Stubborn, naïve, and green, artist Cynthia Webb dove headfirst into the handmade world over 25 years ago. “I truly had no idea what I was doing. I say that and folks don’t believe me,” Webb says. “I am simply stubborn. When I first started, I didn’t have a real point of view; I simply did what matched my aesthetic.”

Fortunately, Webb says her shotgun approach churned out some instant hits: “I have a Three Sisters piece that was sort of my one-trick pony that helped pay the bills while I learned and created more pieces that worked with my strengths.”

The architect-turned artist works in pewter; she creates an original piece out of jeweler’s wax. She designs her own pieces; some are historical design adaptations. Sometimes her husband and son assist with design creation. The molds she crafts can be used hundreds of times, as she uses a durable vulcanized rubber.

Cynthia Webb

Her architecture-entrepreneurial shift

Webb made the shift from architect to artist but did so willingly and with heart. “My husband was an architect,” she says. “We always joked that having two people in a family in architecture was at least one too many. It is sort of a feast or famine industry.”

Years ago, while on maternity leave, Webb had some time to look around at other career options. She had taken many jewelry classes at Chautauqua and even took a class in London when she was between high school and college. “It was really an absurd ‘I can do that’ moment when I was at the Ann Arbor Art Festival when I saw a pewter artist with really whimsical work. He was selling like crazy. A woman from the San Francisco Ballet asked about wholesale prices for a piece; he had more than a 3x mark-up.”

Webb says that finding her own voice in the marketplace was really important. “When you start it is too easy to see this person selling well with this or that, and you think you should follow suit. My focus is family, spirituality, nature, and home — and that is why I can sell. I can’t sell funny.”

Developing a customer base

What Webb does create sells really well and she has built up a loyal and steady following. “My work is not bright — pewter is quiet. I am not contemporary, nor am I really traditional. I joke that I am the ‘other white meat’ in the art world,” she says.

The artist recalls a time when she has had some of her best wholesale customers take her work, practically kicking and screaming, saying their customers would never buy any of her work. “I am in no way edgy,” she smiles. With a mid-range price point, her work appeals to a wide audience. “I am not cheap, but for some galleries I seem too low.”

She says she offers a satisfaction guarantee and will swap out products for a better fit when needed. “They sometimes have to see it at a show a few times before they will order — and understanding that is important,” explains Webb.

Staying true to her ideas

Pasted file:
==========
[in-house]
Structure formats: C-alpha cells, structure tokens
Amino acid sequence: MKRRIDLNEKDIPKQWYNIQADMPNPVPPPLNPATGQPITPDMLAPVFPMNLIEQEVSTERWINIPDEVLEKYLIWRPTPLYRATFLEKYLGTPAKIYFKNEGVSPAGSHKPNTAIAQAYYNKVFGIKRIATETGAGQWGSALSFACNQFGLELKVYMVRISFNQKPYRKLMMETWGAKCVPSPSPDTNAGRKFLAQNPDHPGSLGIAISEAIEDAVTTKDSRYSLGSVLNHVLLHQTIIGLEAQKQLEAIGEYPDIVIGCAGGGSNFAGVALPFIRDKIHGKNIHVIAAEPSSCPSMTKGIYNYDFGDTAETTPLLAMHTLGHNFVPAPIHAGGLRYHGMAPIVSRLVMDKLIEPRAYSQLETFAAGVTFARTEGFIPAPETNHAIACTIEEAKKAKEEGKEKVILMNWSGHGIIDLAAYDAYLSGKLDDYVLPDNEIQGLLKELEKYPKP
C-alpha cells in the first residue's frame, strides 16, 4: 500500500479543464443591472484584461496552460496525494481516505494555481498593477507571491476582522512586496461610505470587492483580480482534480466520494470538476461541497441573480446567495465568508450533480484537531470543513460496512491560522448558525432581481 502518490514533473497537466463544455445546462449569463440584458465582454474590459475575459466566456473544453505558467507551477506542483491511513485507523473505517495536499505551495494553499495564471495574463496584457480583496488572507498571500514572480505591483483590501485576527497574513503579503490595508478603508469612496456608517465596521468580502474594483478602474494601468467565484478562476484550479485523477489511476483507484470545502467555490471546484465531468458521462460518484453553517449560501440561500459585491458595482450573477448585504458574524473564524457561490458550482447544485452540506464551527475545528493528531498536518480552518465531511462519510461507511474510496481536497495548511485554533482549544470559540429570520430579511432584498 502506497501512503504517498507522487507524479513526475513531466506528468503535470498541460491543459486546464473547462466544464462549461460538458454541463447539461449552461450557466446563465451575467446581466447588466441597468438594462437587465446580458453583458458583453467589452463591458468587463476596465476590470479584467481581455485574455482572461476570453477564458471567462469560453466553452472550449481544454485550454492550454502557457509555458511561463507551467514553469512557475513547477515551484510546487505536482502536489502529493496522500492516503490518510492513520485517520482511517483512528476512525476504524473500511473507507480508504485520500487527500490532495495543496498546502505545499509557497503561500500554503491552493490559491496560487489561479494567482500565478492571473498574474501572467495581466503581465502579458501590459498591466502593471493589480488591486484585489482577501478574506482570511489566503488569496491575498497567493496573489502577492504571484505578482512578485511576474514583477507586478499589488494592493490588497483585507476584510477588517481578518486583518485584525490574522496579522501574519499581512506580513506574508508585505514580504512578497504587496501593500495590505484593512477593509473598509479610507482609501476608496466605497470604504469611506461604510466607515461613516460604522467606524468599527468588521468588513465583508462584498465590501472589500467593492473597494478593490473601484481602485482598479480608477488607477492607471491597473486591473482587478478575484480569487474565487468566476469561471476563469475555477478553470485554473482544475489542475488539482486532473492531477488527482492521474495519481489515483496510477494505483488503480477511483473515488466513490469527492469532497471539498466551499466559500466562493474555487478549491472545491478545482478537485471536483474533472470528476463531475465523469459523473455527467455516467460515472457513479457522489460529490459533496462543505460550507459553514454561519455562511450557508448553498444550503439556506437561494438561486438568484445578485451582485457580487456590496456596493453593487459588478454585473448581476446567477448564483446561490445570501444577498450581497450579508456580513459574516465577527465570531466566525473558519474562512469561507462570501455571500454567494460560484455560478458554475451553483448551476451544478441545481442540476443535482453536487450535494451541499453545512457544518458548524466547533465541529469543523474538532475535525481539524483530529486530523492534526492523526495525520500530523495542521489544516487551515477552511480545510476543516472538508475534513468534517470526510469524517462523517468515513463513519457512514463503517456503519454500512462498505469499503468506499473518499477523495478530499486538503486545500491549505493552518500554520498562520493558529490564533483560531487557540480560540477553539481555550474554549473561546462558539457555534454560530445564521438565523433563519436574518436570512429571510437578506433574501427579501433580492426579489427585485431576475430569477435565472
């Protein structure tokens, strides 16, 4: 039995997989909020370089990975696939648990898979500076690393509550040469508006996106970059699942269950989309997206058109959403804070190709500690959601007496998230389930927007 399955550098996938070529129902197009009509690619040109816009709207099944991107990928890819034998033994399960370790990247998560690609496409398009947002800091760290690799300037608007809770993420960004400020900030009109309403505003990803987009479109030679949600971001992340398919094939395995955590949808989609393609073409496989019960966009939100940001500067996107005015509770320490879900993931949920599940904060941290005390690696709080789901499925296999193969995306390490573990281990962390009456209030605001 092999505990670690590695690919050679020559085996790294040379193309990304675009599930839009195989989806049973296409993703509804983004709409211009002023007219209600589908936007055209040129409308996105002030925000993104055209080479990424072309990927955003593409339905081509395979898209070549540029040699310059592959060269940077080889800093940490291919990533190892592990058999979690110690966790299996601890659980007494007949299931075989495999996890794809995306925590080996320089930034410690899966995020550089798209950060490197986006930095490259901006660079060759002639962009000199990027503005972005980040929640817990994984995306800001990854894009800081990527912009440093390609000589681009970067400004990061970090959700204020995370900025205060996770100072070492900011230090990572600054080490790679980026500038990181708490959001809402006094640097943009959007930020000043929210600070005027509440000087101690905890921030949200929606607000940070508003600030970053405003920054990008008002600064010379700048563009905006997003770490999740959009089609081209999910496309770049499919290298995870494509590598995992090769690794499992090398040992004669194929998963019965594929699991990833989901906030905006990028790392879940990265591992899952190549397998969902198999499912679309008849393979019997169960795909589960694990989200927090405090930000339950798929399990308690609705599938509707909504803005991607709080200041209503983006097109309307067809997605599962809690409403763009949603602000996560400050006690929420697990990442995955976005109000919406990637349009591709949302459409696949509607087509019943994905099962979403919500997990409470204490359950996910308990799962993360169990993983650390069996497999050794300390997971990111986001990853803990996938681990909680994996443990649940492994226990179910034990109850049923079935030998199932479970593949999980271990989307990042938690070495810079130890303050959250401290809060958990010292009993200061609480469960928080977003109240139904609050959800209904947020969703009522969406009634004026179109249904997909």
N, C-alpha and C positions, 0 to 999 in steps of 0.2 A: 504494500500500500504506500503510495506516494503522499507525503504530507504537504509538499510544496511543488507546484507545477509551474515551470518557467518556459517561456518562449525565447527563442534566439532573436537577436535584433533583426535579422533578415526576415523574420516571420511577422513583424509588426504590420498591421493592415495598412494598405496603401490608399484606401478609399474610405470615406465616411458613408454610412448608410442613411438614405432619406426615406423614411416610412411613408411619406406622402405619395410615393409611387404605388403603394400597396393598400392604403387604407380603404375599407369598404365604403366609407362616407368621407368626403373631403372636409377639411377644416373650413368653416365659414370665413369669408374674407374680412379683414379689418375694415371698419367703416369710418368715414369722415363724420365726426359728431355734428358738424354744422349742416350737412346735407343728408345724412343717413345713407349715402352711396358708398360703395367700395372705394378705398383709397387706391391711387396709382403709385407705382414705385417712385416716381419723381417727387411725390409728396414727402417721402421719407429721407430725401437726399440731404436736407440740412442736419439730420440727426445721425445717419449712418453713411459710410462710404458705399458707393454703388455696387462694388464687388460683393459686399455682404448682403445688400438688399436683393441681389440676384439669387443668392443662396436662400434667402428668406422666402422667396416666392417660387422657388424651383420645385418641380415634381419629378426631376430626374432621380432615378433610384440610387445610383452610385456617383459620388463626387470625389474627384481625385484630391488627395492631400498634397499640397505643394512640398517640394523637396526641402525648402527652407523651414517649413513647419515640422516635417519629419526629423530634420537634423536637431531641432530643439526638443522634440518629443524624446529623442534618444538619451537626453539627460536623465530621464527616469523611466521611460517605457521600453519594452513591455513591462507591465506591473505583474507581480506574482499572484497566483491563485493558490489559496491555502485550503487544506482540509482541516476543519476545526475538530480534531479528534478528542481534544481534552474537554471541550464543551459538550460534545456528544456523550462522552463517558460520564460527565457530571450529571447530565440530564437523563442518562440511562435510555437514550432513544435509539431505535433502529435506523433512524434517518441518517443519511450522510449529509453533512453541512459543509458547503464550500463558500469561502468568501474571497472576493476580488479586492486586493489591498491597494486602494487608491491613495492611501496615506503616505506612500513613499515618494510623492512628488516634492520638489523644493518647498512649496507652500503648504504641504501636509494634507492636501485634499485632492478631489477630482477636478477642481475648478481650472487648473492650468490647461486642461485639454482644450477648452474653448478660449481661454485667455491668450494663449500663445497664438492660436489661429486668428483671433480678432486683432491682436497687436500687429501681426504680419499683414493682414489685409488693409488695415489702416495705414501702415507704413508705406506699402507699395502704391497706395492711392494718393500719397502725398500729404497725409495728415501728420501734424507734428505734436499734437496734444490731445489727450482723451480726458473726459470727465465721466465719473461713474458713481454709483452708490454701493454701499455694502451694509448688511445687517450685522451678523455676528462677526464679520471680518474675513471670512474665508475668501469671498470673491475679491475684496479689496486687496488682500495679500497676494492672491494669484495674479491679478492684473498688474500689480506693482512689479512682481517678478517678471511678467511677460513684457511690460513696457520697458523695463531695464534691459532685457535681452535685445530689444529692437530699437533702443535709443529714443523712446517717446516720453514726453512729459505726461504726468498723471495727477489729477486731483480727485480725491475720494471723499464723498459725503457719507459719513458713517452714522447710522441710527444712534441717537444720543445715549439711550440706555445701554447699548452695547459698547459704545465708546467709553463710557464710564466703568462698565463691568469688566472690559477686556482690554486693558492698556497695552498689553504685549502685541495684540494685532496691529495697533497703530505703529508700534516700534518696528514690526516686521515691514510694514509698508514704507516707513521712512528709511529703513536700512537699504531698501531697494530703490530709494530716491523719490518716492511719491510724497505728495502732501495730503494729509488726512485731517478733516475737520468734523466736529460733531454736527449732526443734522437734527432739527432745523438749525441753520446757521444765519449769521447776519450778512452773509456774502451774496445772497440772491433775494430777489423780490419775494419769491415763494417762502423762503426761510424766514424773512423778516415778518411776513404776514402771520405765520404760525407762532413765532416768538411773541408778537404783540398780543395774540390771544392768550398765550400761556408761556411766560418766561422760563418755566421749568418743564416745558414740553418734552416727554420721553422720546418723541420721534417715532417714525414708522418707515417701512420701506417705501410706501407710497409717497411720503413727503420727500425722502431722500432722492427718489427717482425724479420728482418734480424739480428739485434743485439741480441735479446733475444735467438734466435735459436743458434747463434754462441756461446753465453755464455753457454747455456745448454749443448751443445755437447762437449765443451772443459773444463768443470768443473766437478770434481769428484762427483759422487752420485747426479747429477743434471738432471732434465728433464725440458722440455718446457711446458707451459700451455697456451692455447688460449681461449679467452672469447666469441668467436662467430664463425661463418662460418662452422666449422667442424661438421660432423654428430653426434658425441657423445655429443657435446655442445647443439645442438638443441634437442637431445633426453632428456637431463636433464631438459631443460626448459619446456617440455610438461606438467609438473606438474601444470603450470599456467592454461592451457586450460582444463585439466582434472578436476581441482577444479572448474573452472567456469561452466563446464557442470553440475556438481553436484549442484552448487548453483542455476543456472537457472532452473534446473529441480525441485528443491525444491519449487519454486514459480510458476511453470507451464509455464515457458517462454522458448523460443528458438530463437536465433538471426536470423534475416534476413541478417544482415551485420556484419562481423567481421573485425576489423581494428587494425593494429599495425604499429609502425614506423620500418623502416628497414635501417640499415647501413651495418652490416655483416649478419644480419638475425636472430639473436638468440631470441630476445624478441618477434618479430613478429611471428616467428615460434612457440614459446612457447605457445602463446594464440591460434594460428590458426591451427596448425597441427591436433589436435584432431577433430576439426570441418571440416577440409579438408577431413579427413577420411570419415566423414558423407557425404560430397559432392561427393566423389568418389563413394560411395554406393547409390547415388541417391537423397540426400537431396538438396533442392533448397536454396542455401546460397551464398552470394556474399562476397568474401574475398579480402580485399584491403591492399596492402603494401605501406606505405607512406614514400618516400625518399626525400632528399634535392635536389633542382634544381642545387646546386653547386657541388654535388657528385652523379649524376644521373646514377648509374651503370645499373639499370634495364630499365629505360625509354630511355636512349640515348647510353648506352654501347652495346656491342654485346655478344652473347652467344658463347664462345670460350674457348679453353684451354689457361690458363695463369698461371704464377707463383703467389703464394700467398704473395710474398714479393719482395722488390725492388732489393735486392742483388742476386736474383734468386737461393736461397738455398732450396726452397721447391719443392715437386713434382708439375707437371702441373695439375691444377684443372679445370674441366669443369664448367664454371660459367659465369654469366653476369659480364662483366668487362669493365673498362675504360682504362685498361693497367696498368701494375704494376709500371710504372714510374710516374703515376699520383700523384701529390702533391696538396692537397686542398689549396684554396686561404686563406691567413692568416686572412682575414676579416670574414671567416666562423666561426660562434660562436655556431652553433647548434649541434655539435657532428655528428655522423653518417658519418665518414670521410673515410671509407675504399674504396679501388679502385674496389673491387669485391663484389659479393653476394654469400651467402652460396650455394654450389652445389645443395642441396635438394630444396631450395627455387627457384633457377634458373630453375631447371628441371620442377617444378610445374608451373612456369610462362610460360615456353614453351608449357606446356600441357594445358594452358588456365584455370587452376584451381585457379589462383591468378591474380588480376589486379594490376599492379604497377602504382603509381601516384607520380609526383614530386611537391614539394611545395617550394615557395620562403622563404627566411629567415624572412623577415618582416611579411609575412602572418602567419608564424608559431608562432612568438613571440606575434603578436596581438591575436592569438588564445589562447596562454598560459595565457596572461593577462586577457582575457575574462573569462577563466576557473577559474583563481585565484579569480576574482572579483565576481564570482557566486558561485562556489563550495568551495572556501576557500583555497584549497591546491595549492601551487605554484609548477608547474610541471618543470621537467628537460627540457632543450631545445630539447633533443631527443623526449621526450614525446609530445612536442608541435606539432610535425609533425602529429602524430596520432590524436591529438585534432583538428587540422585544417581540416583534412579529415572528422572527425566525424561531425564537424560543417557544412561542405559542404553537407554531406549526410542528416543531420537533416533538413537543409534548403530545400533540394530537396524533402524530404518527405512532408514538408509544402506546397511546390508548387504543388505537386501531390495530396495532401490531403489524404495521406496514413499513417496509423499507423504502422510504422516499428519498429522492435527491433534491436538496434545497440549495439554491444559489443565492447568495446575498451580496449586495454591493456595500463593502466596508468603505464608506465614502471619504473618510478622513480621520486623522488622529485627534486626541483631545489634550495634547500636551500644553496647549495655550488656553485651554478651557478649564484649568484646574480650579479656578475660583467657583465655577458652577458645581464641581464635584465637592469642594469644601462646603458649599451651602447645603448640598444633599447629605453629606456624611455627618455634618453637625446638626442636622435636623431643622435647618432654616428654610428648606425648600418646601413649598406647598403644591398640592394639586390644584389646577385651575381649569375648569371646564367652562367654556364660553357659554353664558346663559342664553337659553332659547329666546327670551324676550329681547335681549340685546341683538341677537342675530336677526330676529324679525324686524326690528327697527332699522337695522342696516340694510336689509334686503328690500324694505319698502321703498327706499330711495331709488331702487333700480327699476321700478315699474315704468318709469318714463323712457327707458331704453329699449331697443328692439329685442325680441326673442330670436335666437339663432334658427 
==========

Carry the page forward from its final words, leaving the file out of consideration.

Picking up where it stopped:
Some of Cynthia Webb Designs best-selling items are “The Perfect Union,” which is a tree of life motif with doves. “Bird’s Nest” is her best-selling framed piece. “I love that piece,” says Webb. “I look at that bird as a reflection of nature. My grandmother loved birds, and I had long collected fallen bird nests. We had an aviary for years that had tiny finches. Nature always astounds me. So, I see it as a new birth … renewal … spring. A lot of folks are now looking at it as a reflection of their own family and want the number of eggs to match the number of children or grandchildren they have. People also love the three dimensionality of it in the frame.”

Bird’s Nest by Cynthia Webb

When the going gets rough

Webb admits she was faced with more than a few challenges when starting up her handmade business. “I had no idea about bookkeeping, finances, and money,” she says. “I had no clue on margins, pricing, costs, and how to log it all. A friend who was an accountant came over to help me and just started laughing out loud when he saw what I was doing. I became very adept at QuickBooks in a short time.”

She has also endured other battles in her personal life that have affected her tremendously. “I was married for almost 30 years; my husband passed away in 2012 after a brief, but aggressive battle with prostate cancer,” she says. She says her sons are both artistic and are also trying to find their own way in the art world, “which means they are underemployed in L.A.”

What continues to draw Webb into her work is learning about the personal stories of how her pieces end up being someone’s favorite wedding gift or when customers get teary-eyed as they recount an event or a person that her work reminds them of. “Or, someone who gave one of my pieces to their wife to take to the hospital while she received cancer treatments. It sounds totally sappy and it is. I sell sentiment — feelings, and we share those feeling,” she explains. “You don’t get that from selling a mindless widget. That really feeds me.

Cynthia’s Words to the Wise

  • Find your own voice; be your own perspective
  • Don’t worry about what everyone else is doing.
  • Really flesh out who your customers are.
  • Find a mentor or join a support group with other artists.
  • Don’t copy other artists’ work; there are only so many ideas out there but make it yours.
  • If you believe in a piece and it doesn’t sell, try to look at it in a different way — experiment.